Alexander J. Cassatt’s Cheswold
One of the best known Main Line figures is Alexander J. Cassatt, who became nationally known as president of the Pennsylvania Railroad. His house set the style for summer retreats for wealthy Philadelphians in these western suburbs.
Cassatt began Cheswold in 1872 on his 54-acre parcel of land off Montgomery Avenue. About $50,000 went into the construction of this Queen Anne style villa with the notable Philadelphia architects Furness & Evans incorporating a boldly paneled walnut hall, stained glass windows, and plentiful bedrooms and baths for the family.
There was great energy to the design and details, and wonderful textures to the materials used, appropriate to a railroad officer and art connoisseur. Cassatt’s frequent travels to Europe, especially to Paris to visit his sister Mary, already a well-known artist, expanded his collection of furniture and art on a continuing basis. Soon they overflowed his Rittenhouse Square residence and Cheswold.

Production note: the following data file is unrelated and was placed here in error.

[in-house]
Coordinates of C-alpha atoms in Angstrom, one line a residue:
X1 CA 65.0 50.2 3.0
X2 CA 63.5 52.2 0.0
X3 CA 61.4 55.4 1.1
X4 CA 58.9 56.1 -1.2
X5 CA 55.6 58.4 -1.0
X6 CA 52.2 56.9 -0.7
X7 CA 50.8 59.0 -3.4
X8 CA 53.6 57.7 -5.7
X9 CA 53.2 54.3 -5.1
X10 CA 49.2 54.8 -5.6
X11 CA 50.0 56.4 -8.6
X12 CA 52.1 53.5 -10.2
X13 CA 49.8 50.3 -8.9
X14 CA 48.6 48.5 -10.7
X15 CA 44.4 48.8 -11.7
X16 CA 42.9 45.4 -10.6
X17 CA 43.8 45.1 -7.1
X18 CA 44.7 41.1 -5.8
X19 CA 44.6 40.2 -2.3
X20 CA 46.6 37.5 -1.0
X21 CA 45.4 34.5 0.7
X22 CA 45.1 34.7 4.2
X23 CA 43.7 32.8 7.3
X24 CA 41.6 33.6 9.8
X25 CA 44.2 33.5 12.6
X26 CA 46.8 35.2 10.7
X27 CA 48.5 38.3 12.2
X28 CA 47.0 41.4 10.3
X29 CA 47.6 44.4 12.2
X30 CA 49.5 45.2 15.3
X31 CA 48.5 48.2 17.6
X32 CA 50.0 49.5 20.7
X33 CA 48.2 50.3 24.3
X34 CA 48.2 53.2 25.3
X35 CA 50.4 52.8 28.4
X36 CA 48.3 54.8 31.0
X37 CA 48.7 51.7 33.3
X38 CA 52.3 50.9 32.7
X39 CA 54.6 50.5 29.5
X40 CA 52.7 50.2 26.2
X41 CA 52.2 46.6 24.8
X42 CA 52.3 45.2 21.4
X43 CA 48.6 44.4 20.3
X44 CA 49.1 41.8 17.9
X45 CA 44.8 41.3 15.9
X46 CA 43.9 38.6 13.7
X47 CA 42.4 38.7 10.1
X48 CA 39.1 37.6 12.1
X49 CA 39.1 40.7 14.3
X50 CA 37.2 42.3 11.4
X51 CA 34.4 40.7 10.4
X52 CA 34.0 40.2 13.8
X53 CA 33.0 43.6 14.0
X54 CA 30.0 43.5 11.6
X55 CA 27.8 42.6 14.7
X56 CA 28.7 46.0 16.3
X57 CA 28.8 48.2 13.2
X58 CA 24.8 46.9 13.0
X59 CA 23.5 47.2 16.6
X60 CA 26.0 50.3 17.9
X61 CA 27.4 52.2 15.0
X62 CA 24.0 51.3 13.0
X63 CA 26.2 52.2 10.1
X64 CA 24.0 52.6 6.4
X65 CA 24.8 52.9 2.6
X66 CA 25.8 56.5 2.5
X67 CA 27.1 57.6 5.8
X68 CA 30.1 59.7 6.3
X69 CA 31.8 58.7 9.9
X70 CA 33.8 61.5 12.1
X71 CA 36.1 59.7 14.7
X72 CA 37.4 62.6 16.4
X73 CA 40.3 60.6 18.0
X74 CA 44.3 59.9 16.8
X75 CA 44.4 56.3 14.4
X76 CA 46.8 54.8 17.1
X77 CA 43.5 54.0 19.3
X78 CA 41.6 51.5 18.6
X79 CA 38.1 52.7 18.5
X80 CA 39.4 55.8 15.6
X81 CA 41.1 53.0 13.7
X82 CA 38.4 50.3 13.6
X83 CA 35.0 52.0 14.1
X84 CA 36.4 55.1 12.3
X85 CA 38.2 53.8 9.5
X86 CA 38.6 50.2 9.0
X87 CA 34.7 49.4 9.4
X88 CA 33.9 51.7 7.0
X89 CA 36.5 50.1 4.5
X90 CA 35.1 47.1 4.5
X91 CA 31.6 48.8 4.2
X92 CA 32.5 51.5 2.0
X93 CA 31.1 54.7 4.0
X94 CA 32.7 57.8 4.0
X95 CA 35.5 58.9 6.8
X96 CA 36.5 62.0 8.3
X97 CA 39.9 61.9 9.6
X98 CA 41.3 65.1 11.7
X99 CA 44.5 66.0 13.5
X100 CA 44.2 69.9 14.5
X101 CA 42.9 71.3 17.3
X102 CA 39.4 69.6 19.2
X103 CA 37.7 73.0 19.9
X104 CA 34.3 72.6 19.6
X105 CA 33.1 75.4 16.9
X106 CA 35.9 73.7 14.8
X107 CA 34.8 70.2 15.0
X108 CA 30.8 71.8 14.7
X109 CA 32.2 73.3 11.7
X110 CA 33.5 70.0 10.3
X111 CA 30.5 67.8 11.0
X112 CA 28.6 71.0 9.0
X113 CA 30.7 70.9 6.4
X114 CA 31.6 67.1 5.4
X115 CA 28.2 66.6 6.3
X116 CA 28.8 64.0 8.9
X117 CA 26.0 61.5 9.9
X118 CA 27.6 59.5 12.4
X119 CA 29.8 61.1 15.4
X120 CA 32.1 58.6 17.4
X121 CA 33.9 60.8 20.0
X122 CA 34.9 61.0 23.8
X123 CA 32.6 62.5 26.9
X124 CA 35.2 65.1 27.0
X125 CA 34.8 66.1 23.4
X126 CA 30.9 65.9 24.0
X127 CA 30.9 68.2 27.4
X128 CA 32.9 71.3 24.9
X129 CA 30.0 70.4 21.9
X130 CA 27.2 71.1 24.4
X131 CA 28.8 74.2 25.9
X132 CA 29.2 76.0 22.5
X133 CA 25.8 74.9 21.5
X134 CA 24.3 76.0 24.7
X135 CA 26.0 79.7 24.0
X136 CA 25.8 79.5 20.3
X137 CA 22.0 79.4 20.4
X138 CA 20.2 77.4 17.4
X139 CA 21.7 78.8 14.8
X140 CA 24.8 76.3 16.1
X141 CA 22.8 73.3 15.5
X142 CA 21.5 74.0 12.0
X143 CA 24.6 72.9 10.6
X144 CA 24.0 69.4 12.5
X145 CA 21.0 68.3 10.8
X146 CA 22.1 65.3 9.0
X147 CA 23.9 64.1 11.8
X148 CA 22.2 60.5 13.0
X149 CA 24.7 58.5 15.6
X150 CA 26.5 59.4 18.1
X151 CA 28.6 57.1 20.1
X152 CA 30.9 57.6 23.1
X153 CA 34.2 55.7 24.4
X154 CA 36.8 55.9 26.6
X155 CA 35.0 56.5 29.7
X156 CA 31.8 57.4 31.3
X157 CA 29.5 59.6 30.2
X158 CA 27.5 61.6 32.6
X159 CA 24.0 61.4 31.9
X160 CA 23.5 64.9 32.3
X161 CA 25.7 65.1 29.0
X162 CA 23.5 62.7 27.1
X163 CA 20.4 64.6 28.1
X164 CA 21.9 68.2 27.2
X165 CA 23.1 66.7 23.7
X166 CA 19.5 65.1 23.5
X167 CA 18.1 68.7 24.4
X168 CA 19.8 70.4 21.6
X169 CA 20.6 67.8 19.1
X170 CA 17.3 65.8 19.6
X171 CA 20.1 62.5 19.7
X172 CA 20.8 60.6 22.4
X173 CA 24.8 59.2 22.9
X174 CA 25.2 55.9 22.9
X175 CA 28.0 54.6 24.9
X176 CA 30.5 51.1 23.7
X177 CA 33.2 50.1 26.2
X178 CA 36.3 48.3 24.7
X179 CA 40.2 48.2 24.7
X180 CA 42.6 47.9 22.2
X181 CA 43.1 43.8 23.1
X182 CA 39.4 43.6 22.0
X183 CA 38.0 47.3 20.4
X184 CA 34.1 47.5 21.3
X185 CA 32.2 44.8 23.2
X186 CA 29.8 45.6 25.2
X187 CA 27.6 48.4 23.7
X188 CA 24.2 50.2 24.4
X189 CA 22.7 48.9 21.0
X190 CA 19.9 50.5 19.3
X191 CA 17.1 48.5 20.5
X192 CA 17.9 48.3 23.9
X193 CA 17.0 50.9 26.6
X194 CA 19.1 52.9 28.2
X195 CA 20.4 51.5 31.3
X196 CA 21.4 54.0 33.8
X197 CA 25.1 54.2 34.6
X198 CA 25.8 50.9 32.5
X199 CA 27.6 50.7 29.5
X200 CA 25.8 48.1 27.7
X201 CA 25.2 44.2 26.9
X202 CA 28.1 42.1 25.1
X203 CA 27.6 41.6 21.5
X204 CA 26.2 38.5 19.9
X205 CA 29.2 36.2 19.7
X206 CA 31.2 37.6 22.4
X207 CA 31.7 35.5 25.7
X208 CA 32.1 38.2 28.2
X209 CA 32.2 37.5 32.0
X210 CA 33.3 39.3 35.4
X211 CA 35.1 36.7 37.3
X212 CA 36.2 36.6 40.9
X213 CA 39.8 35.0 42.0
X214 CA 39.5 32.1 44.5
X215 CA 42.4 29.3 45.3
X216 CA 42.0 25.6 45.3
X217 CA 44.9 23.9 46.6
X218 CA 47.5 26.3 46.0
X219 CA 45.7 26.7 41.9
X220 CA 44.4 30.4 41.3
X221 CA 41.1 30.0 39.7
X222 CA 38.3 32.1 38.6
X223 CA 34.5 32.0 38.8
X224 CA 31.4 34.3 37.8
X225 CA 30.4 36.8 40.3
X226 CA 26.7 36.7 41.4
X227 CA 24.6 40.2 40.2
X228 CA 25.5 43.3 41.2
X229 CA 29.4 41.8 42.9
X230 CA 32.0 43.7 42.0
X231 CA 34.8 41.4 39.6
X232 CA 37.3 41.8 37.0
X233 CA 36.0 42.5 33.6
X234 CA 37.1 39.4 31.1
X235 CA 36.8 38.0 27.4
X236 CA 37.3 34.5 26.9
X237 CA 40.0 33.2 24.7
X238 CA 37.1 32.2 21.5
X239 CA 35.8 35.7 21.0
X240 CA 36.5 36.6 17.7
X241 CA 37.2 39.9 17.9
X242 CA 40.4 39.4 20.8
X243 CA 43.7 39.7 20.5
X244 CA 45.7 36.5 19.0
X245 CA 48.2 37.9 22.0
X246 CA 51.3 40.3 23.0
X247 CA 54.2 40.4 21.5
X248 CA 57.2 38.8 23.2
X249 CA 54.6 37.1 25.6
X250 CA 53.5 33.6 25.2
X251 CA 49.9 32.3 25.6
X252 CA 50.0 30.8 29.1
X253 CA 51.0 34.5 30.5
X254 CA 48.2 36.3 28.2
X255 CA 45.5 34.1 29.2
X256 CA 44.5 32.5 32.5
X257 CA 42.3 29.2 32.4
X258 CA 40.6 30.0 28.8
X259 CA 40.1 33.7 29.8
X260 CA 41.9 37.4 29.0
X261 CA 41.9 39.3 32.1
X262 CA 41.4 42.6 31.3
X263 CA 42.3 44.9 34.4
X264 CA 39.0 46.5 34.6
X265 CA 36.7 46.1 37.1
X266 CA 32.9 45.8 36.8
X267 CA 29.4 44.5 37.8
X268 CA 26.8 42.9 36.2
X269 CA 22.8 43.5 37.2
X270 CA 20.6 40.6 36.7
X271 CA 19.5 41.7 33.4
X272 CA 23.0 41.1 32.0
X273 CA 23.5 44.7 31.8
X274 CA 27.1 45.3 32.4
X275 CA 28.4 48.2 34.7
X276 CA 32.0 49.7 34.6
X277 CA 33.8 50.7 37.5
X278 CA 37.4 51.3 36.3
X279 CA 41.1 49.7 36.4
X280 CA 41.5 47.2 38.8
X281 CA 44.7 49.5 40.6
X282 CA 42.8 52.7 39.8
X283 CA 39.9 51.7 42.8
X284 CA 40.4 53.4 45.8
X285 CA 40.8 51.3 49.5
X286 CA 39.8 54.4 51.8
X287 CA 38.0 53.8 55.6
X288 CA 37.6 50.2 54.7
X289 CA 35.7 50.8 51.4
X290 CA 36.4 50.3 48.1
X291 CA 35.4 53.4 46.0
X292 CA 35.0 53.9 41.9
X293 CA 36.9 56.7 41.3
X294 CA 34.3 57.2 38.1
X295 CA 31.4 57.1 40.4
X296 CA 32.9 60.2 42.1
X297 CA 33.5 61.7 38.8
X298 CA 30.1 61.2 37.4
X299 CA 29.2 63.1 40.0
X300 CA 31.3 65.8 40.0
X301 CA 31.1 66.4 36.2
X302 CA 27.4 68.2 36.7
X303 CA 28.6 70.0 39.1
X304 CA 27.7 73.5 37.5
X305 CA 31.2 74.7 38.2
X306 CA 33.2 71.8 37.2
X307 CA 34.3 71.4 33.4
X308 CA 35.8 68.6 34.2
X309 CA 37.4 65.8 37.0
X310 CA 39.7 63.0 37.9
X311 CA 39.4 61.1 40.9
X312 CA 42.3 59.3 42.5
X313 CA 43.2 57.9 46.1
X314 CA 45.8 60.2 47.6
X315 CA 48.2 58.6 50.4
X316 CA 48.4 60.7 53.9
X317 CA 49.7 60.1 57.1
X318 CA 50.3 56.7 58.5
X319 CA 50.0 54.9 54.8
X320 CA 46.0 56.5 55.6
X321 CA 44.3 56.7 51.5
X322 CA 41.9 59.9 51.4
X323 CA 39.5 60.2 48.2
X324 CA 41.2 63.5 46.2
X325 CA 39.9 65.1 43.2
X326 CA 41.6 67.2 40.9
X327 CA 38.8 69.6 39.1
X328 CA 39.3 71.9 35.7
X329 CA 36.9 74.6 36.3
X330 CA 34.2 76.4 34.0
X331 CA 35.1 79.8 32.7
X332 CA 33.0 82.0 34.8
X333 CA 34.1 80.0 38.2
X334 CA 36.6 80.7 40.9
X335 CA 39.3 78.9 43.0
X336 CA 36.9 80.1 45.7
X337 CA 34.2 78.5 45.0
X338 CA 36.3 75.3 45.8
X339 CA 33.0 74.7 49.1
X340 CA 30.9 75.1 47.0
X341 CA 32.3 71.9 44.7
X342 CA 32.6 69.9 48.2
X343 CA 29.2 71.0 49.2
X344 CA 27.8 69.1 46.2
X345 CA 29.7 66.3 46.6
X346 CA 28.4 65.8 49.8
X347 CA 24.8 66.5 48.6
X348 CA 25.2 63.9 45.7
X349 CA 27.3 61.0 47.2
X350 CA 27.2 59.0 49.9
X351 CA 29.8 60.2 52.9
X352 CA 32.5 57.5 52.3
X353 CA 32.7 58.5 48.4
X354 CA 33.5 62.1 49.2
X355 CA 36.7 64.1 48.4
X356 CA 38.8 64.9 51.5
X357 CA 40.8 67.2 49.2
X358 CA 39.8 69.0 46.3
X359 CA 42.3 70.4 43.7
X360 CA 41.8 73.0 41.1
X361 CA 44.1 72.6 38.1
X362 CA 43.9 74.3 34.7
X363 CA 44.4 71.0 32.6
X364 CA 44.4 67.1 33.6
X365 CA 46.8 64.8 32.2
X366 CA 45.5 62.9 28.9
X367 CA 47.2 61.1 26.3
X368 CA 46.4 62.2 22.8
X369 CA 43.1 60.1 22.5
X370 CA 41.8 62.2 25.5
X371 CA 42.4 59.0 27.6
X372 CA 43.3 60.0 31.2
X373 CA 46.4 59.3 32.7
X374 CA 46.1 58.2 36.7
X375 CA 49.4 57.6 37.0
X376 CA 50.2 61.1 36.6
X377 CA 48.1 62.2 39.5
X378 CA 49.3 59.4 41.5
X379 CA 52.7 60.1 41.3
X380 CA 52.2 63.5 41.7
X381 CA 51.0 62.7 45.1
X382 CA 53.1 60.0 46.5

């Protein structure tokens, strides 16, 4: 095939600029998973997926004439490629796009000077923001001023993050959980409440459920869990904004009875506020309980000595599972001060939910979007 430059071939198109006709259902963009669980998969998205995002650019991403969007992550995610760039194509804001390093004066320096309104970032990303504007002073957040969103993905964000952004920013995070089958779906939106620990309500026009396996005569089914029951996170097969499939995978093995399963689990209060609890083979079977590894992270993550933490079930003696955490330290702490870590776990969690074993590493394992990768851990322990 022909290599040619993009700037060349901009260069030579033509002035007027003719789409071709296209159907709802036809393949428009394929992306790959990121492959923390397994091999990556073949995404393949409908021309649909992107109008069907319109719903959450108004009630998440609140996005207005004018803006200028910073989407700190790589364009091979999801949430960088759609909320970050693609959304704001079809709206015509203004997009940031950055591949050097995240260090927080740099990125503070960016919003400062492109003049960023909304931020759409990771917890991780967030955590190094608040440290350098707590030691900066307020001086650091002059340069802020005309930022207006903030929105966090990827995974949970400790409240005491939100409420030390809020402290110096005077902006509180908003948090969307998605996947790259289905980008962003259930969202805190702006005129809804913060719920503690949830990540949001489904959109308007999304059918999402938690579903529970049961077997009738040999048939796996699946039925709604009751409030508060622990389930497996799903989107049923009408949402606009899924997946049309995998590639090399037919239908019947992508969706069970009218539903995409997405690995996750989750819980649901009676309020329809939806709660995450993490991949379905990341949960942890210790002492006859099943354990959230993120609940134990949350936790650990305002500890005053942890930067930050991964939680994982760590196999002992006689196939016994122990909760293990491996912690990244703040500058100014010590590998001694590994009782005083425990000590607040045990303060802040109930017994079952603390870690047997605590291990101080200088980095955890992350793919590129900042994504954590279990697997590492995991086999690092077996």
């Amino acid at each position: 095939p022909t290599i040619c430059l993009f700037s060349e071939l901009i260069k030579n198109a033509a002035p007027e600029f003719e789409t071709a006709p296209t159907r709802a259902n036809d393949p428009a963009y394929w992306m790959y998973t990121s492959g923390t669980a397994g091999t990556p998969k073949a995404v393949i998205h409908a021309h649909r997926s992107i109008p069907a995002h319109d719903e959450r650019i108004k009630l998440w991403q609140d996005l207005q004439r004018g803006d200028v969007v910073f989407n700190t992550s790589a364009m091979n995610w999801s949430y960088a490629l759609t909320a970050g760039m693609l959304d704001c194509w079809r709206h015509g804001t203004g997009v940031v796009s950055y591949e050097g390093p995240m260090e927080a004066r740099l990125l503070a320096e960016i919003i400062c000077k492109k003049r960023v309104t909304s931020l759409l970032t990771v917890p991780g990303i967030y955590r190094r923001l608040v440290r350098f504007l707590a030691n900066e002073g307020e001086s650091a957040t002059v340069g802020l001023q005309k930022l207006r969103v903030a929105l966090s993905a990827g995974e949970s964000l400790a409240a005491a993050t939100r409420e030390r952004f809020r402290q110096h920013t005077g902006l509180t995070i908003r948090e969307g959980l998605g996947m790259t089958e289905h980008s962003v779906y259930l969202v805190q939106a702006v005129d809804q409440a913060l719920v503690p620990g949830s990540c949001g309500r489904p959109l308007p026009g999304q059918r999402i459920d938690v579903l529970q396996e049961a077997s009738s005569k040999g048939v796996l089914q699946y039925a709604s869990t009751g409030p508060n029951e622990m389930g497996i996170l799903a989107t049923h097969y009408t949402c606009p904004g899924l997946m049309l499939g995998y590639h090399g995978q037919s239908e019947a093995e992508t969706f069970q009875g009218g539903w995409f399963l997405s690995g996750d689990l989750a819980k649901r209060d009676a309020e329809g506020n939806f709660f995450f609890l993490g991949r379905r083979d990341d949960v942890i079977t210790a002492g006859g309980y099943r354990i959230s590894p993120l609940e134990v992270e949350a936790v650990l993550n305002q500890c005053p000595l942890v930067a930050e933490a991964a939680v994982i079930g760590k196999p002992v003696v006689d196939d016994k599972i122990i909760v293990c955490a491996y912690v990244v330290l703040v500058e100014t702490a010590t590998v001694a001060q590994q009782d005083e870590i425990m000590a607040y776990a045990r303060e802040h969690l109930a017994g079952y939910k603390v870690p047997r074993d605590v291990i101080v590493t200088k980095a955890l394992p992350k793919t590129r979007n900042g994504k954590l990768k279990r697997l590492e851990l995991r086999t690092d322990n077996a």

Furness & Evans returned several times to do alterations and additions. Cassatt was also increasing his involvement in Lower Merion Township as he paid to have Montgomery Avenue paved, established a gas plant, and purchased a significant share of the Lancaster Turnpike.
By the 1880s, his passion for horse racing and fox hunting had grown and since the area around Cheswold had begun to develop (as he had hoped) he also purchased Chesterbrook Farm in Berwyn, about 600 acres. Cheswold’s sub-division began in the late 1930s with Walter Durham designing charming colonial style residences on a more modest but still elegant style.